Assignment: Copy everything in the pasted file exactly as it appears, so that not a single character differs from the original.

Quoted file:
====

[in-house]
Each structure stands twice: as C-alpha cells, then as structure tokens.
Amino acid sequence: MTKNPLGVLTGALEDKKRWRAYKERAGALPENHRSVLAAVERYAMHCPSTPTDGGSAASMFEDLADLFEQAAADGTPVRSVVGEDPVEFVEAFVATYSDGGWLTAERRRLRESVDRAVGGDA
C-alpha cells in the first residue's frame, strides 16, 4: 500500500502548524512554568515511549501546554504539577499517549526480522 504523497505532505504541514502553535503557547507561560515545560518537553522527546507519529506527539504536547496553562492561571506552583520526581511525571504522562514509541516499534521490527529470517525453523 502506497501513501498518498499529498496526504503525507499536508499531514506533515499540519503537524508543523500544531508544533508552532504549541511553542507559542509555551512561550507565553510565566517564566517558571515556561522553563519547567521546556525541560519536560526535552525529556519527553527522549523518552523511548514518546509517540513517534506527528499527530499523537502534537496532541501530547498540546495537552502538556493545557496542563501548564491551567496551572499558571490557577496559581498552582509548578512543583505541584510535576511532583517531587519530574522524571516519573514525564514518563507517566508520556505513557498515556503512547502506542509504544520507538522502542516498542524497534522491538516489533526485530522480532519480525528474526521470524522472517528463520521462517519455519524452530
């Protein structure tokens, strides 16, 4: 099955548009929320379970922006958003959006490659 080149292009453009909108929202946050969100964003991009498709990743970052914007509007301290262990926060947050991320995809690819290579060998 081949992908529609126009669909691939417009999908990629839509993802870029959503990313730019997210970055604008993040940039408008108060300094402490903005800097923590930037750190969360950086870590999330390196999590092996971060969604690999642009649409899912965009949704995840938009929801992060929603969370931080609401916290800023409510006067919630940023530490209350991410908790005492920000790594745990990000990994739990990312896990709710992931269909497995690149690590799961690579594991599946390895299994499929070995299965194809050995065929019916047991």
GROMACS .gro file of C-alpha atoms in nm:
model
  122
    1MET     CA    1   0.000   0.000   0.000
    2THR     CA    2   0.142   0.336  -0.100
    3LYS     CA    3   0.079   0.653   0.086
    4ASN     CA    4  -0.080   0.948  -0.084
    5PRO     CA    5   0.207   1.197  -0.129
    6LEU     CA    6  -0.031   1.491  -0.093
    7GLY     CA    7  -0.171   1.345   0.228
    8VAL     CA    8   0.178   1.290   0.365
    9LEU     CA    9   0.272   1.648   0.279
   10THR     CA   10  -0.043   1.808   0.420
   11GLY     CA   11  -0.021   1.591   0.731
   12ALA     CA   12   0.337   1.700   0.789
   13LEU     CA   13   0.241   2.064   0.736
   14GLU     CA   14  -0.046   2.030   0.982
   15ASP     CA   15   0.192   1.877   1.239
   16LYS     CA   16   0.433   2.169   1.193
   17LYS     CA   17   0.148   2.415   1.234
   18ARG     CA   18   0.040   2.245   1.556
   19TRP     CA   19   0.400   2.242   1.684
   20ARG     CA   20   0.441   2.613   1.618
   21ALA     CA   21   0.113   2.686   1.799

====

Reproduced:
[in-house]
Each structure stands twice: as C-alpha cells, then as structure tokens.
Amino acid sequence: MTKNPLGVLTGALEDKKRWRAYKERAGALPENHRSVLAAVERYAMHCPSTPTDGGSAASMFEDLADLFEQAAADGTPVRSVVGEDPVEFVEAFVATYSDGGWLTAERRRLRESVDRAVGGDA
C-alpha cells in the first residue's frame, strides 16, 4: 500500500502548524512554568515511549501546554504539577499517549526480522 504523497505532505504541514502553535503557547507561560515545560518537553522527546507519529506527539504536547496553562492561571506552583520526581511525571504522562514509541516499534521490527529470517525453523 502506497501513501498518498499529498496526504503525507499536508499531514506533515499540519503537524508543523500544531508544533508552532504549541511553542507559542509555551512561550507565553510565566517564566517558571515556561522553563519547567521546556525541560519536560526535552525529556519527553527522549523518552523511548514518546509517540513517534506527528499527530499523537502534537496532541501530547498540546495537552502538556493545557496542563501548564491551567496551572499558571490557577496559581498552582509548578512543583505541584510535576511532583517531587519530574522524571516519573514525564514518563507517566508520556505513557498515556503512547502506542509504544520507538522502542516498542524497534522491538516489533526485530522480532519480525528474526521470524522472517528463520521462517519455519524452530
């Protein structure tokens, strides 16, 4: 099955548009929320379970922006958003959006490659 080149292009453009909108929202946050969100964003991009498709990743970052914007509007301290262990926060947050991320995809690819290579060998 081949992908529609126009669909691939417009999908990629839509993802870029959503990313730019997210970055604008993040940039408008108060300094402490903005800097923590930037750190969360950086870590999330390196999590092996971060969604690999642009649409899912965009949704995840938009929801992060929603969370931080609401916290800023409510006067919630940023530490209350991410908790005492920000790594745990990000990994739990990312896990709710992931269909497995690149690590799961690579594991599946390895299994499929070995299965194809050995065929019916047991």
GROMACS .gro file of C-alpha atoms in nm:
model
  122
    1MET     CA    1   0.000   0.000   0.000
    2THR     CA    2   0.142   0.336  -0.100
    3LYS     CA    3   0.079   0.653   0.086
    4ASN     CA    4  -0.080   0.948  -0.084
    5PRO     CA    5   0.207   1.197  -0.129
    6LEU     CA    6  -0.031   1.491  -0.093
    7GLY     CA    7  -0.171   1.345   0.228
    8VAL     CA    8   0.178   1.290   0.365
    9LEU     CA    9   0.272   1.648   0.279
   10THR     CA   10  -0.043   1.808   0.420
   11GLY     CA   11  -0.021   1.591   0.731
   12ALA     CA   12   0.337   1.700   0.789
   13LEU     CA   13   0.241   2.064   0.736
   14GLU     CA   14  -0.046   2.030   0.982
   15ASP     CA   15   0.192   1.877   1.239
   16LYS     CA   16   0.433   2.169   1.193
   17LYS     CA   17   0.148   2.415   1.234
   18ARG     CA   18   0.040   2.245   1.556
   19TRP     CA   19   0.400   2.242   1.684
   20ARG     CA   20   0.441   2.613   1.618
   21ALA     CA   21   0.113   2.686   1.799